Excess intake of beta-carotene (hypercarotenosis) results in staining of the skin a yellow-orange color but is otherwise benign. Skin changes are most marked on the palms and soles, while scleras remain white, clearly distinguishing hypercarotenosis from jaundice.
Excessive vitamin A (hypervitaminosis A), on the other hand, can be quite toxic. Chronic toxicity usually occurs after ingestion of daily doses of over 50,000 international units/day for more than 3 months. Early manifestations include dry, scaly skin, hair loss, mouth sores, painful hyperostoses, anorexia, and vomiting. More serious findings include hypercalcemia; increased intracranial pressure with papilledema, headaches, and decreased cognition; and hepatomegaly, which can progress to cirrhosis. Acute toxicity can result from ingestion of excessive doses of vitamin A via medications or supplements. Manifestations include nausea, vomiting, abdominal pain, headache, papilledema, and lethargy.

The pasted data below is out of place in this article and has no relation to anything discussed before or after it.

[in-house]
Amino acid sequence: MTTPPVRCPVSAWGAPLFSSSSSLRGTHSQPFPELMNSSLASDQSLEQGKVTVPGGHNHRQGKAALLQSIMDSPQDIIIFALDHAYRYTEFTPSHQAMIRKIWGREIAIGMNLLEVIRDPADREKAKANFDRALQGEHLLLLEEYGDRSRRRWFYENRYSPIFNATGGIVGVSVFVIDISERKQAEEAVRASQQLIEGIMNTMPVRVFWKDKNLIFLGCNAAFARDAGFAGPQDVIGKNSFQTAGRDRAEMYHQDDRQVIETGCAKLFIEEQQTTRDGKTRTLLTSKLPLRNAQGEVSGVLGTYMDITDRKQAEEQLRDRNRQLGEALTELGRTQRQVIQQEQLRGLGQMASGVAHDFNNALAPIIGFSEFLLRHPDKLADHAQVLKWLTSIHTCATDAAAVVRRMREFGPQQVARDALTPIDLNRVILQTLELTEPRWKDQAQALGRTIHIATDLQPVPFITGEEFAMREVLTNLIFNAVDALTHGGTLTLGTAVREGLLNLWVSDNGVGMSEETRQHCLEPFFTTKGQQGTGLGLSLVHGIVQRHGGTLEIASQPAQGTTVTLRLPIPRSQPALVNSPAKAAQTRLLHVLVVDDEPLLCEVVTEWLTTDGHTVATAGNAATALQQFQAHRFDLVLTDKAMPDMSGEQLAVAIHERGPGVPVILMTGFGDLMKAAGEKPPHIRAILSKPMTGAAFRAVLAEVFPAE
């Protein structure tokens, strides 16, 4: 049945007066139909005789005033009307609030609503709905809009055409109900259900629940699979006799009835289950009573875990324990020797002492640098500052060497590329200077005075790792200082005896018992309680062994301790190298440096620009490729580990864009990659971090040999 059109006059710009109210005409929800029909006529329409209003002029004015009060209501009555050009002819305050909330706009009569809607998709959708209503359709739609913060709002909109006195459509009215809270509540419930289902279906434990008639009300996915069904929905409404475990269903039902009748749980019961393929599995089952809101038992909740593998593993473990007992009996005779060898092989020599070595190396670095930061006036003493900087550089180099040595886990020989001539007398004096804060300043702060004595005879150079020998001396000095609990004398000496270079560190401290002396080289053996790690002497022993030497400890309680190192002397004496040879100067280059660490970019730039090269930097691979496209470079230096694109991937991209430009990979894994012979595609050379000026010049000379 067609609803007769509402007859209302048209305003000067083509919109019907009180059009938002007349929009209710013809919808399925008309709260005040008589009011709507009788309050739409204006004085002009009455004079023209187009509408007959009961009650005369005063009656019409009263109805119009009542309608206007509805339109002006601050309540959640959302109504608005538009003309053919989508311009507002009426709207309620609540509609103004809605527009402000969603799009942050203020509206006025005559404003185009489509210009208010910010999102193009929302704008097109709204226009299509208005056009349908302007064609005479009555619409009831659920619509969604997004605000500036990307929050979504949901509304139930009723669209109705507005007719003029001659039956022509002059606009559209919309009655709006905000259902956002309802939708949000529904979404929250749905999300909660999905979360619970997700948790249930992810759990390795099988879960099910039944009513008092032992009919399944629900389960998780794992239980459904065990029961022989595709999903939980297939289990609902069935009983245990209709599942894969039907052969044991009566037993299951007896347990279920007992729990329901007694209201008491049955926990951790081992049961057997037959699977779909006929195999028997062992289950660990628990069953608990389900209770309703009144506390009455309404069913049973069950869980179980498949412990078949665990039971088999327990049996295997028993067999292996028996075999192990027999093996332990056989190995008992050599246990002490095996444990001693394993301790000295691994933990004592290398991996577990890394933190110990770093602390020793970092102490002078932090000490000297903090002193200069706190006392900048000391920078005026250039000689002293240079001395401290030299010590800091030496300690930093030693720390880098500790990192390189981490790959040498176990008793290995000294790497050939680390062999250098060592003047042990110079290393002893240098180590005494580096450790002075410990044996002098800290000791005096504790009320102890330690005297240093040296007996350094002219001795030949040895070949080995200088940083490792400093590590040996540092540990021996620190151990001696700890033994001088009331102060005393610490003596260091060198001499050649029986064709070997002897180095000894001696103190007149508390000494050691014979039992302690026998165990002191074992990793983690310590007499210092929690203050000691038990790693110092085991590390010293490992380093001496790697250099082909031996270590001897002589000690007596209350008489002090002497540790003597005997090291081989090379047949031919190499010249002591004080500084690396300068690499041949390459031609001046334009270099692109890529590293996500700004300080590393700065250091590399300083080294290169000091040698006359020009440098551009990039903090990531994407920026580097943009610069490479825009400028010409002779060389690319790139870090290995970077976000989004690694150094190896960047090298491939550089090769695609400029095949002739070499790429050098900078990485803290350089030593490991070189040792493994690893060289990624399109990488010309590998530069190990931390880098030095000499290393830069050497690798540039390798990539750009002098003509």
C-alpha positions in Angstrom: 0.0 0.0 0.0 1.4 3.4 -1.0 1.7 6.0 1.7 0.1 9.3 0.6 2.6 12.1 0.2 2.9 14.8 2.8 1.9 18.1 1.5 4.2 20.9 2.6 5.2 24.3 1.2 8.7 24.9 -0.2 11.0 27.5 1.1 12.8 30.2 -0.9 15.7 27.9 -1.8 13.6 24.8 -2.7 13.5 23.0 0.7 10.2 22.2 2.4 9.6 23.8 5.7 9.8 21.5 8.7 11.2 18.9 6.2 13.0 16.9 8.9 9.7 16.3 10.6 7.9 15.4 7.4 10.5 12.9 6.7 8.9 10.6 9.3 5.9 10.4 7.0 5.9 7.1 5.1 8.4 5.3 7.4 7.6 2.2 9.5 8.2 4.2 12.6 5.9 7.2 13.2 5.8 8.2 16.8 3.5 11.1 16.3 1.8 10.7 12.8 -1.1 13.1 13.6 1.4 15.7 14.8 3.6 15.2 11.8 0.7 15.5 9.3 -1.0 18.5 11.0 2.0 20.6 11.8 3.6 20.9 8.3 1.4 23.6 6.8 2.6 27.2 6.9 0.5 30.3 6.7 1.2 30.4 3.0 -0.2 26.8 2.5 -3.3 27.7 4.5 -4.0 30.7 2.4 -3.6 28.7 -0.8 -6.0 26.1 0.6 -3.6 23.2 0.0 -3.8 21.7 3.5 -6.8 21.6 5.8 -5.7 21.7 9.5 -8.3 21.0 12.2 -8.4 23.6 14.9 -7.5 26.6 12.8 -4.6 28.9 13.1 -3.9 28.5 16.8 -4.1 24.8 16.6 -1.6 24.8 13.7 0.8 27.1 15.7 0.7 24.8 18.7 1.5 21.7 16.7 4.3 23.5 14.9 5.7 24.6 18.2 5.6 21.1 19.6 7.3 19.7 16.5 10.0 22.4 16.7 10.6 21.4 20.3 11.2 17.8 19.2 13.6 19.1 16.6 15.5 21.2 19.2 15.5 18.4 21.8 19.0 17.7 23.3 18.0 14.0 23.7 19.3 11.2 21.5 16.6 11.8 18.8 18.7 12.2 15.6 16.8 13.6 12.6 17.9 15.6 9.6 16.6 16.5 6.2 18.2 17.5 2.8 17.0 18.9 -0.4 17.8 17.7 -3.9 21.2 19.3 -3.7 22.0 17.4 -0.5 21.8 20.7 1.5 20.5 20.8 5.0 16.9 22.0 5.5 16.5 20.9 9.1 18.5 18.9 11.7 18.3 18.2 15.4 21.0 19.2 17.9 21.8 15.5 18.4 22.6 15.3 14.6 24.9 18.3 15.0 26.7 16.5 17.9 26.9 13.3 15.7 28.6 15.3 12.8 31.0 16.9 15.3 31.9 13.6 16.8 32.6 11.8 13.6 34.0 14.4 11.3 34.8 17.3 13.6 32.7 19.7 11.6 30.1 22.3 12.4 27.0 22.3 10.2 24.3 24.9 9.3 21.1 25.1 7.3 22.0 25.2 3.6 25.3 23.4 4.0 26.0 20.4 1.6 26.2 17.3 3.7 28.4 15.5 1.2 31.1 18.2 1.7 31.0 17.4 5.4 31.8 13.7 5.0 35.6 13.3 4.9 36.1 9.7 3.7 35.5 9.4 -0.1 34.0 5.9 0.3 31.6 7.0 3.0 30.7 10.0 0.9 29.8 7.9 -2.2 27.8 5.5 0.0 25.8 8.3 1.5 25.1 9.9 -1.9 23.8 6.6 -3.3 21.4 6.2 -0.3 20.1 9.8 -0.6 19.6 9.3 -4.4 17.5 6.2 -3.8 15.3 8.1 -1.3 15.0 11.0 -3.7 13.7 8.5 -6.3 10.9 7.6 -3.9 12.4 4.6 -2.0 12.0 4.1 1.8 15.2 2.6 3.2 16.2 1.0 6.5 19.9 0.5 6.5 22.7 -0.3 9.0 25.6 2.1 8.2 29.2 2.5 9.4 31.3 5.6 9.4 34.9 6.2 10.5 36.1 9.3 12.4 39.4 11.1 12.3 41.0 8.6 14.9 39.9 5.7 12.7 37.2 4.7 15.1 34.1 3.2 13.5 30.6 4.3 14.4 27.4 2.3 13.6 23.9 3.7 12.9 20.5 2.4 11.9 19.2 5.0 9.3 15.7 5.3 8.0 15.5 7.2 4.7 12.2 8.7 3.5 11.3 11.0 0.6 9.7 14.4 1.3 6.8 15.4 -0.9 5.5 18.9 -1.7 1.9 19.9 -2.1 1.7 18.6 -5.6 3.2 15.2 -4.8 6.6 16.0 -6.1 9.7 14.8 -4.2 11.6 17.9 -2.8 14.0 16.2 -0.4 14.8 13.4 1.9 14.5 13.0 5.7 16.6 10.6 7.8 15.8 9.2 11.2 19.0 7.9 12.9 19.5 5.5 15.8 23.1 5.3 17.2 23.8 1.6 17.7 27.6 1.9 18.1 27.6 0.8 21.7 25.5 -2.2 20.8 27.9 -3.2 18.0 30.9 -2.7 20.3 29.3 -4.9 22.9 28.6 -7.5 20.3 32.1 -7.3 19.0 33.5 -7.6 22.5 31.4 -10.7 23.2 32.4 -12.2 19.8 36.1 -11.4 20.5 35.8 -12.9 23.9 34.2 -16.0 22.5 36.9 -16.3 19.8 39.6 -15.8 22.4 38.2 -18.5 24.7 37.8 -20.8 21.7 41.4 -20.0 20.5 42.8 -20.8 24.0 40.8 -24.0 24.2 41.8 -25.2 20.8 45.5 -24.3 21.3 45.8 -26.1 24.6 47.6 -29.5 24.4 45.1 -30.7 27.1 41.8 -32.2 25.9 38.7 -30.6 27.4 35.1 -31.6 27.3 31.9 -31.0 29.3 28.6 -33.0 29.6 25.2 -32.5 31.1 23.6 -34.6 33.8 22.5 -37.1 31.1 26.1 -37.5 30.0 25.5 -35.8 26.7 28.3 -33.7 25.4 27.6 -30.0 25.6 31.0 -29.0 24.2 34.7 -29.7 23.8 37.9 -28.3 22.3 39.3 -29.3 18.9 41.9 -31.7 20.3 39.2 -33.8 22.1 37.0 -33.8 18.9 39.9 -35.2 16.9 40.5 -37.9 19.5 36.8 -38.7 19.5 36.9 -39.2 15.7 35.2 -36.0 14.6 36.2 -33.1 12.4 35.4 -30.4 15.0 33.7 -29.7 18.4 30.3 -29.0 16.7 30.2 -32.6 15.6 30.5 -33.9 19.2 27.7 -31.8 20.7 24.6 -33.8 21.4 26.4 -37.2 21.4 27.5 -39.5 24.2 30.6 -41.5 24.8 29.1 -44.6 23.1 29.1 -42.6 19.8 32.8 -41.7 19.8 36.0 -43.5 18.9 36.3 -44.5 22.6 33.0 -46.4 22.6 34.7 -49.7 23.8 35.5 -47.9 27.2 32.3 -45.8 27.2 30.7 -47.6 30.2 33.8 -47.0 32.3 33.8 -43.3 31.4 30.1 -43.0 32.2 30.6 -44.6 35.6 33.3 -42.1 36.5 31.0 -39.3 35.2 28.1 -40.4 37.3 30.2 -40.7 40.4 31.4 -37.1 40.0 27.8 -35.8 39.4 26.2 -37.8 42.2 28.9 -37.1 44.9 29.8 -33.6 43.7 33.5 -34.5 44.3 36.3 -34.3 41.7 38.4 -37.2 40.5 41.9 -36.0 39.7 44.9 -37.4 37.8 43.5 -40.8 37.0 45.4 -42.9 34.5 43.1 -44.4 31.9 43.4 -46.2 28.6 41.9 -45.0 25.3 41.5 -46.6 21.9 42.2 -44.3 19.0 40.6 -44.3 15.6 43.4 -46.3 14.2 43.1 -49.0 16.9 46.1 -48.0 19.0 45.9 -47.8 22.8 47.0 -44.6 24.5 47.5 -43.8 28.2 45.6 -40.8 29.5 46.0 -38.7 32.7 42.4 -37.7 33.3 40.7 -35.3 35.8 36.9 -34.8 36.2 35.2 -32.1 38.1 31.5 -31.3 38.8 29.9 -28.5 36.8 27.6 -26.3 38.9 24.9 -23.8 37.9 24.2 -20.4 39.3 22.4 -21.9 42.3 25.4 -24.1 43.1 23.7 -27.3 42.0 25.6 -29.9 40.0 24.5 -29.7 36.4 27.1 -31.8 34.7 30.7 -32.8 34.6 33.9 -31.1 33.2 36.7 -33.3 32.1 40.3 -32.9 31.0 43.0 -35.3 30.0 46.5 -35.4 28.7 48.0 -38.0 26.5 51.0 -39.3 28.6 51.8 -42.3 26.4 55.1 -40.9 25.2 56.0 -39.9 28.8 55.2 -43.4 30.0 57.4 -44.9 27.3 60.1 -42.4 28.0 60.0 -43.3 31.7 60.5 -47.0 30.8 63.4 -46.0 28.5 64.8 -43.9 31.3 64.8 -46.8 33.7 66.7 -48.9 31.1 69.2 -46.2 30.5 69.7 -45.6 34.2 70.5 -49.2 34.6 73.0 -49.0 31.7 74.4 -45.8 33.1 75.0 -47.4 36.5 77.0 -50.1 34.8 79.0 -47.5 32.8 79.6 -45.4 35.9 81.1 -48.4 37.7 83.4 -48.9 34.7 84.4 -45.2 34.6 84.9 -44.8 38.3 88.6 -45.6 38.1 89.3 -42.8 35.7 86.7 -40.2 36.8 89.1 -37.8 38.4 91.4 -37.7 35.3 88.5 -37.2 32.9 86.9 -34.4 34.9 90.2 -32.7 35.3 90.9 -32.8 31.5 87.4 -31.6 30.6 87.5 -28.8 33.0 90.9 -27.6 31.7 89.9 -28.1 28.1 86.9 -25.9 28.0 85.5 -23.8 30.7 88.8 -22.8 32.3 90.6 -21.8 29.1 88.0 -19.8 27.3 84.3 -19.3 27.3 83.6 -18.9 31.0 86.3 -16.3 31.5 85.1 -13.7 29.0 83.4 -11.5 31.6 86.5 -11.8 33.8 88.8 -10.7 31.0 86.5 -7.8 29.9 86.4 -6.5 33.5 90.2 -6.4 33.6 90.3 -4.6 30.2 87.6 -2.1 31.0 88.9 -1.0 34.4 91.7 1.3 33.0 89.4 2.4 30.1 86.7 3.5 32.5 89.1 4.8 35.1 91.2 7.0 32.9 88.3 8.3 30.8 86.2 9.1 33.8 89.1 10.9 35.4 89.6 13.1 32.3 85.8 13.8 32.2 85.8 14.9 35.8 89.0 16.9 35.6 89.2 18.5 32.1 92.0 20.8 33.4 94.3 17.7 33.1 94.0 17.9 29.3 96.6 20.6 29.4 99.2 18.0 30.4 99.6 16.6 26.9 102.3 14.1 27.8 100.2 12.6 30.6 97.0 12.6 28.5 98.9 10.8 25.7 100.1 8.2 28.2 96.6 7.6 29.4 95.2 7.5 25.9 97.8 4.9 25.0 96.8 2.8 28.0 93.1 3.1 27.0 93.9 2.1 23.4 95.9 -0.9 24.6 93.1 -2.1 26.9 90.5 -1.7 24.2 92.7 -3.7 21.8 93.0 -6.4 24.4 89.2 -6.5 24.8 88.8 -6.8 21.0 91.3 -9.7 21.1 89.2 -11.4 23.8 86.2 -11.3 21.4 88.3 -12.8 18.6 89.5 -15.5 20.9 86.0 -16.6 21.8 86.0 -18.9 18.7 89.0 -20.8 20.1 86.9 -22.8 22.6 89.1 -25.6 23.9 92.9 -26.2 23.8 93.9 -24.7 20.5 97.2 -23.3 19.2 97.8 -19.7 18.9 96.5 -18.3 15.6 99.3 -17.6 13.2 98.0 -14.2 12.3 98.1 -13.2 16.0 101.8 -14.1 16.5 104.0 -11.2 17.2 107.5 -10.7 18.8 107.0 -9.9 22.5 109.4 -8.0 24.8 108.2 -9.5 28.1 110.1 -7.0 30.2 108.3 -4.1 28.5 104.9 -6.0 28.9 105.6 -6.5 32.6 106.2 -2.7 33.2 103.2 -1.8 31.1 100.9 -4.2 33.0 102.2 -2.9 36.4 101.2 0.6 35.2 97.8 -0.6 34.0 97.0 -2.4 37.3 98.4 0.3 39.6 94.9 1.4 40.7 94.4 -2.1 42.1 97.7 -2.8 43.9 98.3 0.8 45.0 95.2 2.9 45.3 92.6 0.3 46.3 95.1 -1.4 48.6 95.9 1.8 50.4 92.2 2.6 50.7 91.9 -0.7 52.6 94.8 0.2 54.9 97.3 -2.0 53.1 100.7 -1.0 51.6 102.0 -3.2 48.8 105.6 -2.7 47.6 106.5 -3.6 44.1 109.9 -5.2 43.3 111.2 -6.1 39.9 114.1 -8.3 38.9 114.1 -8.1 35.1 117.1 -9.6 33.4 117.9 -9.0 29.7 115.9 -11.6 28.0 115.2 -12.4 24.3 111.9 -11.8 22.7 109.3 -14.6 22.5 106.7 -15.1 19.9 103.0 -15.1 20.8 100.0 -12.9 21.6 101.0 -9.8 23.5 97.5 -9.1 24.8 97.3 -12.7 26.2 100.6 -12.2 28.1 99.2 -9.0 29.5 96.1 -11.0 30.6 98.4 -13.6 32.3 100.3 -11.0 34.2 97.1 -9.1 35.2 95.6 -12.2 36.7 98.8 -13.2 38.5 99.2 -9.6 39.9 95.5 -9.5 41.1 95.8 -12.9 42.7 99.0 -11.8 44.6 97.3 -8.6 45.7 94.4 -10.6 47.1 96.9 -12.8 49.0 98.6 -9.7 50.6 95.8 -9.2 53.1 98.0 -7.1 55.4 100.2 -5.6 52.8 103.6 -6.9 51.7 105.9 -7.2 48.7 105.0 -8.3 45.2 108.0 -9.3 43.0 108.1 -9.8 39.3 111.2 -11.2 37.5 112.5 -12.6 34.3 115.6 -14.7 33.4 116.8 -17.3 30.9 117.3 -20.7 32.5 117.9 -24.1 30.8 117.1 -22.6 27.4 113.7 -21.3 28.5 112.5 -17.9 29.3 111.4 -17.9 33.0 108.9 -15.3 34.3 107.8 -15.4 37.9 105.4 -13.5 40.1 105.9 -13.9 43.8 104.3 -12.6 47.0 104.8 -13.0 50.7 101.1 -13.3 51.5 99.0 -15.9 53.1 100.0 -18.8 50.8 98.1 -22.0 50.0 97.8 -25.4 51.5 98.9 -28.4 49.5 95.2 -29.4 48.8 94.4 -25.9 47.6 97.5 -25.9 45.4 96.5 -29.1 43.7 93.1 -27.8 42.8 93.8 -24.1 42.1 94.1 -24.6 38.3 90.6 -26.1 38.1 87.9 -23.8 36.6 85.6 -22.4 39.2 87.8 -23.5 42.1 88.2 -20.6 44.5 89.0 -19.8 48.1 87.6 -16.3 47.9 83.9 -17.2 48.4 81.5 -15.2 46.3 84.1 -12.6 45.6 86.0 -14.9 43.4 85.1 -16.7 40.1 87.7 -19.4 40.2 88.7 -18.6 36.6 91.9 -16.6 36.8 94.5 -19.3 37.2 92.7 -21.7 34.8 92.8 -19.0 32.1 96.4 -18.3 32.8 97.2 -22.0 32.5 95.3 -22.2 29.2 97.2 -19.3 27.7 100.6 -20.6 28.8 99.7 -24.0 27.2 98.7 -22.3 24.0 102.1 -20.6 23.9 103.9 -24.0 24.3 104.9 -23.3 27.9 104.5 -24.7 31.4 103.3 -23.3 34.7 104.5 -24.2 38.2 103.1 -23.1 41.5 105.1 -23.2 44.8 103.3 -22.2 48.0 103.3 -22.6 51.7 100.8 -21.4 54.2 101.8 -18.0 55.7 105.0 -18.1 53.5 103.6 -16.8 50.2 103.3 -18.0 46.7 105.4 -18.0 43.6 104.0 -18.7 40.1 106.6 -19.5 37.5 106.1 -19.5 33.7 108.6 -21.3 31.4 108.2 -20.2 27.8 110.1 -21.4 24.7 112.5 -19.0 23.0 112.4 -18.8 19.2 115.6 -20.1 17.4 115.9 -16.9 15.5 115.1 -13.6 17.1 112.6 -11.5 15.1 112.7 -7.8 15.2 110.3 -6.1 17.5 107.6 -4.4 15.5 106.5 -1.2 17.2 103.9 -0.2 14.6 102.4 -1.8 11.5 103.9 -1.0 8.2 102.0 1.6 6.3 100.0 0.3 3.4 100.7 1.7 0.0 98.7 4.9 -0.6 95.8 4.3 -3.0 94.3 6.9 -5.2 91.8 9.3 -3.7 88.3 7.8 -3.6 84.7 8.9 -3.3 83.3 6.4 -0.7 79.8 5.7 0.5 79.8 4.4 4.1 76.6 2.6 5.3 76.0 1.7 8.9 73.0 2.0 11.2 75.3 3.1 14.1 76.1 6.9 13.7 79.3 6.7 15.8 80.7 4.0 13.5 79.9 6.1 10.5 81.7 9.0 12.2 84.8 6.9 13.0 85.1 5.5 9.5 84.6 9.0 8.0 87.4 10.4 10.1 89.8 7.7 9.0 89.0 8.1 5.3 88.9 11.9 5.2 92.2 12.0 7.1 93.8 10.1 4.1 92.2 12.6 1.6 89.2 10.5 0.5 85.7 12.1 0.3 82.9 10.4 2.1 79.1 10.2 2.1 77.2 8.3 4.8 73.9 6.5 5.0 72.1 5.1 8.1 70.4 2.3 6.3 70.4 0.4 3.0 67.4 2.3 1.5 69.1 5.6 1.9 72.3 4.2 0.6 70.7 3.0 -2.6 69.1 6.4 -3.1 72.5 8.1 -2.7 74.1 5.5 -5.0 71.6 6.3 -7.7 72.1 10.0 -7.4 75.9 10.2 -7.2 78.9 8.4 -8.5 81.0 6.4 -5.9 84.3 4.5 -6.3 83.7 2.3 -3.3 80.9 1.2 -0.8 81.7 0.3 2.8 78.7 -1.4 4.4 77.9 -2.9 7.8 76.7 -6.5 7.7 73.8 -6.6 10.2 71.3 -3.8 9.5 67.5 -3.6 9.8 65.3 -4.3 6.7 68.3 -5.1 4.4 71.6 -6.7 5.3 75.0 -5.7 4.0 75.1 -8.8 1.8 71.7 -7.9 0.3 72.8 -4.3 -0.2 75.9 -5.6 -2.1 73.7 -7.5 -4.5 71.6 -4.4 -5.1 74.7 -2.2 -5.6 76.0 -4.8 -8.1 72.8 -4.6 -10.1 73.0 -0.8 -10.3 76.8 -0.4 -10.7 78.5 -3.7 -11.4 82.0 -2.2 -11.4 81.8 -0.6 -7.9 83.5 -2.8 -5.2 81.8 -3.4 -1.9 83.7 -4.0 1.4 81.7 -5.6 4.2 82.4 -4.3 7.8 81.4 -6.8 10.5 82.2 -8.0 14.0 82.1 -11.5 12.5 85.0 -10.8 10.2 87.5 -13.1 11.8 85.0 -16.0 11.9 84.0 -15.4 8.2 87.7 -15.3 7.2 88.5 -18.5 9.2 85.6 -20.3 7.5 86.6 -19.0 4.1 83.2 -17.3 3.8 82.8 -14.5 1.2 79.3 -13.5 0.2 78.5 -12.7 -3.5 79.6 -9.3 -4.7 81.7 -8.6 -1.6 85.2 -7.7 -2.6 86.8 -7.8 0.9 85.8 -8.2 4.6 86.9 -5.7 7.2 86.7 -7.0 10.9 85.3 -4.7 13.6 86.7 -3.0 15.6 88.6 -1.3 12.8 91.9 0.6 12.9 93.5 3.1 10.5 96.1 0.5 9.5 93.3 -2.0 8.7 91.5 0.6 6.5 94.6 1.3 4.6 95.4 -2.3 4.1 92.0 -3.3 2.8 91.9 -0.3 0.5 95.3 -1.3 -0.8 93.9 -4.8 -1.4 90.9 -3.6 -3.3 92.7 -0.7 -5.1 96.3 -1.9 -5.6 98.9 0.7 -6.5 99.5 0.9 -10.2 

The diagnosis can be confirmed by elevations of serum vitamin A levels. The only treatment is withdrawal of vitamin A from the diet. Most symptoms and signs improve rapidly.
et al. Vitamin A and pregnancy: a narrative review. Nutrients. 2019;11:E681.
et al. Vitamin A and beta (β)-carotene supplementation for cystic fibrosis. Cochrane Database Syst Rev. 2018;8:CD006751.
et al. Fortification of staple foods with vitamin A for vitamin A deficiency. Cochrane Database Syst Rev. 2019; 5:CD010068.